“A friend’s sister threathend to leave her husbend when he wanted to vote for shafiq. Now he won’t,” tweeted Mahmoud Salem, a well-known blogger.
Shafiq is one of five front-runners who analysts say could be among the two top finishers after a first round of voting Wednesday and Thursday. Unless one candidate receives more than 50 percent of the vote — a highly unlikely prospect — the top two candidates are scheduled to face off in a second round next month.
The other Mubarak-era candidate that enjoys widespread support is Amr Moussa, a former foreign minister and chief of the Arab League. Revolutionaries disparage both for being “remnants” of the ousted regime. Moussa says he distanced himself considerably from the former president when he left his post as foreign minister more than 10 years ago.
Hamdeen Sabahi, a longtime Arab nationalist in the tradition of Gamal Abdel Nasser, who led Egypt’s 1952 revolution and military coup, is the only secular candidate with no links to Mubarak’s government. He has seen his candidacy gain traction in recent weeks, mostly from young revolutionaries who do not want an Islamist or a Mubarak-era figure, but he remains a dark horse in the race.
The leading Islamist candidates are Morsi, of the Muslim Brotherhood, whose political party dominates parliament, and Abdel Moneim Aboul Fotouh, a former Brotherhood leader who broke ranks with the group to launch his candidacy. Morsi is backed by the Brotherhood’s powerful political network but is less charismatic than the group’s first choice for the job, Khairat el-Shater, who was later disqualified. Aboul Fotouh has attracted a wide range of supporters, including secular revolutionaries, liberals and ultraconservative Muslims known as Salafists.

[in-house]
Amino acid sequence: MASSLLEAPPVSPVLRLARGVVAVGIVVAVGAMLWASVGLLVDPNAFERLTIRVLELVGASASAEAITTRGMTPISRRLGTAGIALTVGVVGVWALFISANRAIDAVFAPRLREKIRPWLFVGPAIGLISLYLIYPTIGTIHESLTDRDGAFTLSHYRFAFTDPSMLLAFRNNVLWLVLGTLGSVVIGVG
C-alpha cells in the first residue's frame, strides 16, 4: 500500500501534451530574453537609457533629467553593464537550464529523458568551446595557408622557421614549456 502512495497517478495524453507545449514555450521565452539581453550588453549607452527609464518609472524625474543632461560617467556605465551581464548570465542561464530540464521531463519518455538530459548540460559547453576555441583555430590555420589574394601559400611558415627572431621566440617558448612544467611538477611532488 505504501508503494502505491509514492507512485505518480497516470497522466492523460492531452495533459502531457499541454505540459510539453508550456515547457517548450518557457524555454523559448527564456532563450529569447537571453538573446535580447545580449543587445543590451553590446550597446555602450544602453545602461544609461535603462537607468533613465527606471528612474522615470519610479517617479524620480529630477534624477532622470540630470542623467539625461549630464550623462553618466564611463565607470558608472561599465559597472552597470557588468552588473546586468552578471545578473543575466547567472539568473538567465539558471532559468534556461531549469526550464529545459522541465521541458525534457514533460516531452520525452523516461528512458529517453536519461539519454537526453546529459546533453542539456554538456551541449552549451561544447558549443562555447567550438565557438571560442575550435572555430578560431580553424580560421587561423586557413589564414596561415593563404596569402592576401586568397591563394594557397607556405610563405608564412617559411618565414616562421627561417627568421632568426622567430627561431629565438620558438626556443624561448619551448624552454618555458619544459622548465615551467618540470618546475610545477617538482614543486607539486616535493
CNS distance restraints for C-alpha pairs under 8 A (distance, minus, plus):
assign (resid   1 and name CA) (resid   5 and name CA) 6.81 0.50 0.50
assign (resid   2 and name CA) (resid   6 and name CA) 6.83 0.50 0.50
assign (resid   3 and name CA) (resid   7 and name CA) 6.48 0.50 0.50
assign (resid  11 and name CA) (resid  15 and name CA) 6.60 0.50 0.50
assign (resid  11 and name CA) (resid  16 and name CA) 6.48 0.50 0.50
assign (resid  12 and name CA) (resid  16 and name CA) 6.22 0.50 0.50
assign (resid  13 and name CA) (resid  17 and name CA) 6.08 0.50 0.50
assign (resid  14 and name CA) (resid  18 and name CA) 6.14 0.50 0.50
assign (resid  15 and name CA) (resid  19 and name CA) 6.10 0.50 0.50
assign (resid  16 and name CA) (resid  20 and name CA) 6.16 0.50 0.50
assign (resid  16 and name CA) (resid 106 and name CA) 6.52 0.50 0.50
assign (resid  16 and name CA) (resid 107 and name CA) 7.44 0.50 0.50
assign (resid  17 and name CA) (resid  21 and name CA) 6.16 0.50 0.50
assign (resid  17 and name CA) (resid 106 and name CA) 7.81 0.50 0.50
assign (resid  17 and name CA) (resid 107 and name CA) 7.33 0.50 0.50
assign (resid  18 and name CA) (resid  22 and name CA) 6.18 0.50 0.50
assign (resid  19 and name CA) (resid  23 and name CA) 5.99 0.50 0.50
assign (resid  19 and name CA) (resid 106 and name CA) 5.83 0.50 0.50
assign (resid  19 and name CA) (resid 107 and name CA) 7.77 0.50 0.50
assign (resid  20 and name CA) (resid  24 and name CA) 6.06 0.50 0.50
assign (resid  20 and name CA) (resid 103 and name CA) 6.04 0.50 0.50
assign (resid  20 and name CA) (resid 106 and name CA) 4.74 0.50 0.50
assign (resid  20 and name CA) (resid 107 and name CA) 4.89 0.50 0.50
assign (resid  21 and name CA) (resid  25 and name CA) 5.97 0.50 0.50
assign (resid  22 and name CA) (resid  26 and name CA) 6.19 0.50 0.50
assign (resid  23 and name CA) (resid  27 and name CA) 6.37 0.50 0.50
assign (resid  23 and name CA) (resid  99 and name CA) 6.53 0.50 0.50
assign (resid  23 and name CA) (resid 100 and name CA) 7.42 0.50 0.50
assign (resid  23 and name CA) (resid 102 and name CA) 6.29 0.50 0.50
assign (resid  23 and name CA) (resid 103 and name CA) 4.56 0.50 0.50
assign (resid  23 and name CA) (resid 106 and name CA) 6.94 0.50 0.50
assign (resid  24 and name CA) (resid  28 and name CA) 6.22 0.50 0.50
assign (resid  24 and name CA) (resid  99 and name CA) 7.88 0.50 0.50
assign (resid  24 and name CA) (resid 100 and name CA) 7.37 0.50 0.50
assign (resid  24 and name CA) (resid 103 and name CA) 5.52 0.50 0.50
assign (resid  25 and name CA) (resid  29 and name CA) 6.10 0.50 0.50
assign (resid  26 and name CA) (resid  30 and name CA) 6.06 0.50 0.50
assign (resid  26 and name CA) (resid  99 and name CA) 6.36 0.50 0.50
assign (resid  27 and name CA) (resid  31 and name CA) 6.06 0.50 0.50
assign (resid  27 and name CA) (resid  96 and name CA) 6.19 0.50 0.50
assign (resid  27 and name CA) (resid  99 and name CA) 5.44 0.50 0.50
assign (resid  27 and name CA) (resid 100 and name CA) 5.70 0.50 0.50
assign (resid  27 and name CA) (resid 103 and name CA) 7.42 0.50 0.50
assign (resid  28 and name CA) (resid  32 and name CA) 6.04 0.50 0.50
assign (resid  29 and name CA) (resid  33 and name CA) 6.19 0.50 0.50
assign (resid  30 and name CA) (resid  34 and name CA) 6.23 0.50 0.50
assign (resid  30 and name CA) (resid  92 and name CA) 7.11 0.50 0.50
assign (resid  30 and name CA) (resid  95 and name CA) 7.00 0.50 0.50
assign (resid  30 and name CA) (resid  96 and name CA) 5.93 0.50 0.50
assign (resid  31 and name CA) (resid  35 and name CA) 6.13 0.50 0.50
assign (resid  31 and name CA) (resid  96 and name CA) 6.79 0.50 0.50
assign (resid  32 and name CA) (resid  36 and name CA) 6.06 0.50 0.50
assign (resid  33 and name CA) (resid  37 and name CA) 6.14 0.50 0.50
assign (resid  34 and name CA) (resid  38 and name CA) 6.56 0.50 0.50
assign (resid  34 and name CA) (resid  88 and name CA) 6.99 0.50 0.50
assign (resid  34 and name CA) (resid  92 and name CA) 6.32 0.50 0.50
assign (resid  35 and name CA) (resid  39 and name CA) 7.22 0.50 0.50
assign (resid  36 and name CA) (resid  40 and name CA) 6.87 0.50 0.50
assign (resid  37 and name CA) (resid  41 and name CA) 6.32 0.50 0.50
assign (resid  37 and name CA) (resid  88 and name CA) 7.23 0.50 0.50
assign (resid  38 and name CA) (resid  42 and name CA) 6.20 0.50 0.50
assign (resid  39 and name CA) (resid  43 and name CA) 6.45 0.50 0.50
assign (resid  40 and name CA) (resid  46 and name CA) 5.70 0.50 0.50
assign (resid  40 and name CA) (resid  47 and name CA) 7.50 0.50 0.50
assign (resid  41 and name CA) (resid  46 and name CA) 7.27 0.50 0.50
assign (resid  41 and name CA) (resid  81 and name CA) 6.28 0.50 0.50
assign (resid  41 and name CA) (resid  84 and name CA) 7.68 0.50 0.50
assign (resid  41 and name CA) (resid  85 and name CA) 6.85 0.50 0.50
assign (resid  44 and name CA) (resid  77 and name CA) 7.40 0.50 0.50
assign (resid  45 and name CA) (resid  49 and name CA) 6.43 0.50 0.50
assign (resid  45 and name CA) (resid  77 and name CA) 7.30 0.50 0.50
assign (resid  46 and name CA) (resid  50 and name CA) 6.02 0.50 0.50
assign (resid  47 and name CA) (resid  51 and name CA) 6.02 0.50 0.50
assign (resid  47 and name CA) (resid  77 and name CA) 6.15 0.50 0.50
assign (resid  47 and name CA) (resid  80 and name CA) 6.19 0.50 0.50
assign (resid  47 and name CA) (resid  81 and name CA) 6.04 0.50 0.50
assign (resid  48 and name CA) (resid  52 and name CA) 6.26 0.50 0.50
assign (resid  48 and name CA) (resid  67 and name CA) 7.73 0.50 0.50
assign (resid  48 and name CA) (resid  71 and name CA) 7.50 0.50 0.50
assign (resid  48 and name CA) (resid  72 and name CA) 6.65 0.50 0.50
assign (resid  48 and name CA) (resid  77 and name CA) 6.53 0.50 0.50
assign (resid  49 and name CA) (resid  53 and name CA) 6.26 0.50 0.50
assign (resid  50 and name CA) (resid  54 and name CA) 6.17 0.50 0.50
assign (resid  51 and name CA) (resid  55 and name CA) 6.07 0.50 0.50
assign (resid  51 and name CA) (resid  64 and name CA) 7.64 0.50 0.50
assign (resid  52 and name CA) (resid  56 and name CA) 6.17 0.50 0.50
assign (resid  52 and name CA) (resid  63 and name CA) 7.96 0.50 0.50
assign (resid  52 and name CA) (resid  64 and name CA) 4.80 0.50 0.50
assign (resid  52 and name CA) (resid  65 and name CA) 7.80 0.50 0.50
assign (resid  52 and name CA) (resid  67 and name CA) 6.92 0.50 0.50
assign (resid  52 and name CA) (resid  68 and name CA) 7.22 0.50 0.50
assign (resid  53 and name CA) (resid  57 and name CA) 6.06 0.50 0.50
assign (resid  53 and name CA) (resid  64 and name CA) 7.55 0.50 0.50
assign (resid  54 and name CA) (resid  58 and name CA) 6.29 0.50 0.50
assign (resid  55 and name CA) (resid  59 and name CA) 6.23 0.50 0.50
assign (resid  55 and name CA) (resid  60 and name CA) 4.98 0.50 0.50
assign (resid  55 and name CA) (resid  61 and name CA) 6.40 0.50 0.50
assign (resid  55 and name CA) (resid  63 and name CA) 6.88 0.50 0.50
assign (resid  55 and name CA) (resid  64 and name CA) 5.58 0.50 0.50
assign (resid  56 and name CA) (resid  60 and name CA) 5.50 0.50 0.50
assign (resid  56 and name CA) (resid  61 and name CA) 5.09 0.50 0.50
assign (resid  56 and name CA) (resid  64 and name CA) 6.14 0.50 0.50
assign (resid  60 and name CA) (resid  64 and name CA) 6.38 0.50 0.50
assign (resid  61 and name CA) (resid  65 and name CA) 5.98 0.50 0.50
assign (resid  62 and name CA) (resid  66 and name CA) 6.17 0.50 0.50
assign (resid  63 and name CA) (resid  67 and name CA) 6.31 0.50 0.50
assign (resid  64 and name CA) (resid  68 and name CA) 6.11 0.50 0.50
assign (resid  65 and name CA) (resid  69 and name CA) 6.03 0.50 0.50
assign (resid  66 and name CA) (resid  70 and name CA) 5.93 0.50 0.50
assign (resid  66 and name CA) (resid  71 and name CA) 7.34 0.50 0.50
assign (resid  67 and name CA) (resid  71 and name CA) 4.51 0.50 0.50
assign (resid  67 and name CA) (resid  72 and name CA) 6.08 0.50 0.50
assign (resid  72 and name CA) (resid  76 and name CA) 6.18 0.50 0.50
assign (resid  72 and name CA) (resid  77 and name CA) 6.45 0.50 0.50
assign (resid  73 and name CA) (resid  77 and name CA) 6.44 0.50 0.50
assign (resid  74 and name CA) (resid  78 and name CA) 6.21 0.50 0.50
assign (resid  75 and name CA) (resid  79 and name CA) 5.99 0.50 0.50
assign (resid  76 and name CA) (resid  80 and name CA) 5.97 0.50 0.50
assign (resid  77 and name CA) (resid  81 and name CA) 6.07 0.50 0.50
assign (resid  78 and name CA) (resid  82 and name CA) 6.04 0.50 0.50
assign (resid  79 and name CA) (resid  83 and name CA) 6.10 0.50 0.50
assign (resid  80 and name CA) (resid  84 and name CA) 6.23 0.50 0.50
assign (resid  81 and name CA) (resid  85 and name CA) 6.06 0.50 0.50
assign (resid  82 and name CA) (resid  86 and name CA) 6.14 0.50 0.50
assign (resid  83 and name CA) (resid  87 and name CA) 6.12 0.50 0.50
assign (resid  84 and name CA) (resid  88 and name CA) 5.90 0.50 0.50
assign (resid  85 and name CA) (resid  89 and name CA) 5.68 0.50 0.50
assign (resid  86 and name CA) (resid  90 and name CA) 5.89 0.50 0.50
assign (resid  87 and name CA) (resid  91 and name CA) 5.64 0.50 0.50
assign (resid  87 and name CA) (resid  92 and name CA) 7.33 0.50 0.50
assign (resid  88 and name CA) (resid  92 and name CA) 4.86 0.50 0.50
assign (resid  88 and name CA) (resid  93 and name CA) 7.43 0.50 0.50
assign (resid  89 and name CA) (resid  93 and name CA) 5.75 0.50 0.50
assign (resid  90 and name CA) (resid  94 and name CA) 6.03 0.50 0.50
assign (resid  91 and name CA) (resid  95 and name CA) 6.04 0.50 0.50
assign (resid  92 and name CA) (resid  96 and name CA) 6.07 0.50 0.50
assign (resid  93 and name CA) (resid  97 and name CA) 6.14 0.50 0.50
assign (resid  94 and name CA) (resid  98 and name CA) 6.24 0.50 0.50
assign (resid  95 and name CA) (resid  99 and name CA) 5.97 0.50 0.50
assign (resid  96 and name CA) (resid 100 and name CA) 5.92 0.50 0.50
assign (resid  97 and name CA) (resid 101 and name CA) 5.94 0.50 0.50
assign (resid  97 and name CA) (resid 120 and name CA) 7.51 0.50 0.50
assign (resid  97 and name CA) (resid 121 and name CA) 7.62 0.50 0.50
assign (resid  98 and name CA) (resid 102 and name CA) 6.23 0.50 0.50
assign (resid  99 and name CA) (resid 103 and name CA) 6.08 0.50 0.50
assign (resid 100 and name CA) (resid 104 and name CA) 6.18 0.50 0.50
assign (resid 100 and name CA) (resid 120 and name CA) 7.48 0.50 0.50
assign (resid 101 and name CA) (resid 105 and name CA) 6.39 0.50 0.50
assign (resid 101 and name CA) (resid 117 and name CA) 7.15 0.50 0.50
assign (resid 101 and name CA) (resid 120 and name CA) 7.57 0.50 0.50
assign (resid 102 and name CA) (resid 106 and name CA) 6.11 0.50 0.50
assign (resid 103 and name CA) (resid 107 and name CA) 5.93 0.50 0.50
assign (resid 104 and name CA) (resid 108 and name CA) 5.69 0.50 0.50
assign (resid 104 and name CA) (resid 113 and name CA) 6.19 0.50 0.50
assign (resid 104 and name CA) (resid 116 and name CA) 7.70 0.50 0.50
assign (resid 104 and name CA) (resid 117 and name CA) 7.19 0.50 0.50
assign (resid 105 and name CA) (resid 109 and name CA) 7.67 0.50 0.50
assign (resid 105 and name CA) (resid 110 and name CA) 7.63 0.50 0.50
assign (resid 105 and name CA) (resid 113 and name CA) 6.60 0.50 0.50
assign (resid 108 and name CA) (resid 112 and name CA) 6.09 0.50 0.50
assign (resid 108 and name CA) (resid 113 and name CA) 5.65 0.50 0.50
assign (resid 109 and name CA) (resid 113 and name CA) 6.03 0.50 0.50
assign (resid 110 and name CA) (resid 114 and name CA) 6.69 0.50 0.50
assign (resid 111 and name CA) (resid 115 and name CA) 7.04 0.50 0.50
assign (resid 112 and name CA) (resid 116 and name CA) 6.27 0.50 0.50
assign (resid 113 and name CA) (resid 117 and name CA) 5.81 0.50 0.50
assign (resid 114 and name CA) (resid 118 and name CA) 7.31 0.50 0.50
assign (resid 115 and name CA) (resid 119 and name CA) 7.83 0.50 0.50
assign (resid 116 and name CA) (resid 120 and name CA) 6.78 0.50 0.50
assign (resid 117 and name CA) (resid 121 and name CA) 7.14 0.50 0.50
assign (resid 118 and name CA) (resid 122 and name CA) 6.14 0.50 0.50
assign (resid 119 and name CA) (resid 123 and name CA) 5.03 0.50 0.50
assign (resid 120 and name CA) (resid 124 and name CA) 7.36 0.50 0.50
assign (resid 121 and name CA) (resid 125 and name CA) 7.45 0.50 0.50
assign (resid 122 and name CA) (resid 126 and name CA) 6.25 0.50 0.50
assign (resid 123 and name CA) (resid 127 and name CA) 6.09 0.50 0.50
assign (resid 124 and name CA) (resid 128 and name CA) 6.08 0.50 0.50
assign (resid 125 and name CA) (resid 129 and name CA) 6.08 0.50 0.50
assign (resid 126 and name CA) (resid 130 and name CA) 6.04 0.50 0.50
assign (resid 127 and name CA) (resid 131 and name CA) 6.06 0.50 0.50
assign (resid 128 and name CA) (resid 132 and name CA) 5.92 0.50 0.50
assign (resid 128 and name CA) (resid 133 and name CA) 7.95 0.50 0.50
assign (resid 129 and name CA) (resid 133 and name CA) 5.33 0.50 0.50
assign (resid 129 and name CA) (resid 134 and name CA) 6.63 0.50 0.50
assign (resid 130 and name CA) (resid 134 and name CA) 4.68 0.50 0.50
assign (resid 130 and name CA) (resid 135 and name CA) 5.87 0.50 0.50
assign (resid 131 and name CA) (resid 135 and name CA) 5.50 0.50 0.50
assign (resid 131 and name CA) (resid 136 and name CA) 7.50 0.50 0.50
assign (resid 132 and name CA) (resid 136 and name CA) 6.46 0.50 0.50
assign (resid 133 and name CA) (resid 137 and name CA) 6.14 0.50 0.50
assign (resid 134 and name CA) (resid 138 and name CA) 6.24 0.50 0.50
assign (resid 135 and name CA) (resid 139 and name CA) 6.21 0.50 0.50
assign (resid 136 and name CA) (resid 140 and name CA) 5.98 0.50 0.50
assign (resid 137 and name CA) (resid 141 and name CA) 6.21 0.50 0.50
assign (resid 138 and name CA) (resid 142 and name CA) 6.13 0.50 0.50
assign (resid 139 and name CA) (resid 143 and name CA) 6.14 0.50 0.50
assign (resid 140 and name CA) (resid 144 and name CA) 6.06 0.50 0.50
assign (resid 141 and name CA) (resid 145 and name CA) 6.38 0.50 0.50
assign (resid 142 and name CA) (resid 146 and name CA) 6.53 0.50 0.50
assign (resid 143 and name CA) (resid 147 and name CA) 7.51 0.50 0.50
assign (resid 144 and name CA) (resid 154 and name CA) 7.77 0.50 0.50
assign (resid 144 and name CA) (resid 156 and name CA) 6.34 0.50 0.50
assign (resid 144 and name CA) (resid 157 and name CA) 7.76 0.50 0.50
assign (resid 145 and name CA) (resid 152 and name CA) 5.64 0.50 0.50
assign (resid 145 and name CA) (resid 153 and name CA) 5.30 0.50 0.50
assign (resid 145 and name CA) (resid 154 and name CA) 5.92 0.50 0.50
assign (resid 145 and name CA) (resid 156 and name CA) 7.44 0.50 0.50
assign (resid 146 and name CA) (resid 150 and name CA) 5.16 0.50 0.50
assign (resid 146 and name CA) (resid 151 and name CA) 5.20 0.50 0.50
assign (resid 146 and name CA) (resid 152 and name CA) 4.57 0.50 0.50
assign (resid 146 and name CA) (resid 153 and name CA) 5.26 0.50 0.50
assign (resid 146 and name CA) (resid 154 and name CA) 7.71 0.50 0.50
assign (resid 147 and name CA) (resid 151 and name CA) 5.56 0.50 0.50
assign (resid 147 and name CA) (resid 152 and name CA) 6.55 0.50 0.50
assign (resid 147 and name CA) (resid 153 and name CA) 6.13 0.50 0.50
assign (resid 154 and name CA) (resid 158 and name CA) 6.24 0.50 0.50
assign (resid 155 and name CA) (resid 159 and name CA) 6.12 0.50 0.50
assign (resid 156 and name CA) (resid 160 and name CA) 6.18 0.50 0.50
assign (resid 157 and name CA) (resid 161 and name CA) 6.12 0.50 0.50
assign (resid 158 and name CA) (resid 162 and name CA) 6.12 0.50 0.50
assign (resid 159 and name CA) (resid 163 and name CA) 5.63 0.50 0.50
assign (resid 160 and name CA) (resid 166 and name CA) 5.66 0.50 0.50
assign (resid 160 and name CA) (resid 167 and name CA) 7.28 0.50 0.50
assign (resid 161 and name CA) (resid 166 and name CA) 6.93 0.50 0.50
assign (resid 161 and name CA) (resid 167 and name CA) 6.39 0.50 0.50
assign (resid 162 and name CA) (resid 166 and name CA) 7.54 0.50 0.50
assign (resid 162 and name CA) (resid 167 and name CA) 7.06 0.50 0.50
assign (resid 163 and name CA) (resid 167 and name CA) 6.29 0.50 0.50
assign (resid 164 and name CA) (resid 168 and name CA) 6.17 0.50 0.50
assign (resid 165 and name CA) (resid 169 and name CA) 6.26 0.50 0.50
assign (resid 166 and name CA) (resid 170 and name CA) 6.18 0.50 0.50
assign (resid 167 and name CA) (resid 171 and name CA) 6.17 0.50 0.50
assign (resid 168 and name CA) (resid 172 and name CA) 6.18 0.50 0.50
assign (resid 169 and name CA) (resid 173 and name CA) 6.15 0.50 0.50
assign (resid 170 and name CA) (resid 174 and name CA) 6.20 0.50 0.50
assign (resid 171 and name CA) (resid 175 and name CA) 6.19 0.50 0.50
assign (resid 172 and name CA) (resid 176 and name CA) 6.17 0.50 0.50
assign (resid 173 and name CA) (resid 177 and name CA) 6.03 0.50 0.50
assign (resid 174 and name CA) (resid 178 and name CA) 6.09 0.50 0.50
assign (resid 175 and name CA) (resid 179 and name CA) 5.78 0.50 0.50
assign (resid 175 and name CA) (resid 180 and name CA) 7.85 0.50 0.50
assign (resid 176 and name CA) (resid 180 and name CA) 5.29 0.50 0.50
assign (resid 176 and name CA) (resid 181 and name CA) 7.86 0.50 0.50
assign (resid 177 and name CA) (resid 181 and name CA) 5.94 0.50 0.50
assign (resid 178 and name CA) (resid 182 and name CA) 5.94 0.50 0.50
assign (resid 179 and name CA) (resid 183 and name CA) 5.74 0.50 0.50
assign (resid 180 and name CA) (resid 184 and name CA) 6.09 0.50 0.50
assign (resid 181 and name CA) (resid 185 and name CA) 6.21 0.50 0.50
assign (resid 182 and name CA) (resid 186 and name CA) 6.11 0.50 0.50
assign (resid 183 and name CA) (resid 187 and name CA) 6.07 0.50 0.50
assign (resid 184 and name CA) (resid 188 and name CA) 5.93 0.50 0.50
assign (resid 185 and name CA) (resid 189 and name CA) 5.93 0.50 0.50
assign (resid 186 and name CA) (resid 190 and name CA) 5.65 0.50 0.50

“We are dealing with an election where we might see five candidates with double-digit numbers,” said Michael Wahid Hanna, an Egypt expert at the Century Foundation. “No one knows which way this will go.”
“I’m afraid more than excited,” said Ahmed Imam, 28, a manager of a clothing store in central Cairo. “I’m afraid that something might happen — violence, or anything like that.”
Imam said that he plans to vote for Sabahi and that he “hopes that nobody tampers” with his ballot. “Everyone should vote,” he said.
But not everyone will. Among those who plan to boycott the vote is Salah Abdel Masoud, a carpenter and painter who said he has had no work since last year’s revolt. He voted for the Brotherhood’s Freedom and Justice party in parliamentary elections but complained that he has seen little progress.
“All my educated kids are sitting at home, and I sit all day in a coffee shop with no work,” the 64-year-old said. “What is this election?”
In Tahrir Square, the symbolic heart of last year’s revolt, there is little campaign fever. Most of the activists who once maintained a round-the-clock presence, demanding that the military chiefs give up power, have vanished.
Inside one of the few tents that remain, activist Khalid el-Abedi, 46, said none of the front-runners on the ballot espouse the values of the revolution.
“None of those figures have the kind of character to lead Egypt,” he said on a recent afternoon.
This weekend, a prominent work of graffiti in Tahrir that superimposed the face of ruling general Mohammed Hussein Tantawi over Mubarak’s was covered over with white paint. Graffiti artists went to work overnight to bring it back, and now it includes the images of Moussa and Shafiq.
“I will never trust you and you will not rule me another day,” the graffiti artist wrote next to the new creation.